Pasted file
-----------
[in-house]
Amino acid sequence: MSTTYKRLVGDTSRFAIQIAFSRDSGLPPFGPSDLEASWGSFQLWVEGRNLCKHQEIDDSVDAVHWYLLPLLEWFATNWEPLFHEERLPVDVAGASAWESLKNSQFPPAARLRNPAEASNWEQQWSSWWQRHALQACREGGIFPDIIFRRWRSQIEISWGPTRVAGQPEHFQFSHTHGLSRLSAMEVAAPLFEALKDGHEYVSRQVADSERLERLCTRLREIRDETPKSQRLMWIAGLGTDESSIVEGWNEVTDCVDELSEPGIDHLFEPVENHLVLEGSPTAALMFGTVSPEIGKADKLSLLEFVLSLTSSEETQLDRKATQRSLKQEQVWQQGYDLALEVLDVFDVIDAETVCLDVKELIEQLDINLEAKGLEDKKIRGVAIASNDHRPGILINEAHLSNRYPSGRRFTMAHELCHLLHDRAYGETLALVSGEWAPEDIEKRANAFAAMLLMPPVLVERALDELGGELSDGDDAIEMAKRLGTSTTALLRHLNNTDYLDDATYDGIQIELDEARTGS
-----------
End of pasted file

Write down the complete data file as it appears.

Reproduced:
[in-house]
Amino acid sequence: MSTTYKRLVGDTSRFAIQIAFSRDSGLPPFGPSDLEASWGSFQLWVEGRNLCKHQEIDDSVDAVHWYLLPLLEWFATNWEPLFHEERLPVDVAGASAWESLKNSQFPPAARLRNPAEASNWEQQWSSWWQRHALQACREGGIFPDIIFRRWRSQIEISWGPTRVAGQPEHFQFSHTHGLSRLSAMEVAAPLFEALKDGHEYVSRQVADSERLERLCTRLREIRDETPKSQRLMWIAGLGTDESSIVEGWNEVTDCVDELSEPGIDHLFEPVENHLVLEGSPTAALMFGTVSPEIGKADKLSLLEFVLSLTSSEETQLDRKATQRSLKQEQVWQQGYDLALEVLDVFDVIDAETVCLDVKELIEQLDINLEAKGLEDKKIRGVAIASNDHRPGILINEAHLSNRYPSGRRFTMAHELCHLLHDRAYGETLALVSGEWAPEDIEKRANAFAAMLLMPPVLVERALDELGGELSDGDDAIEMAKRLGTSTTALLRHLNNTDYLDDATYDGIQIELDEARTGS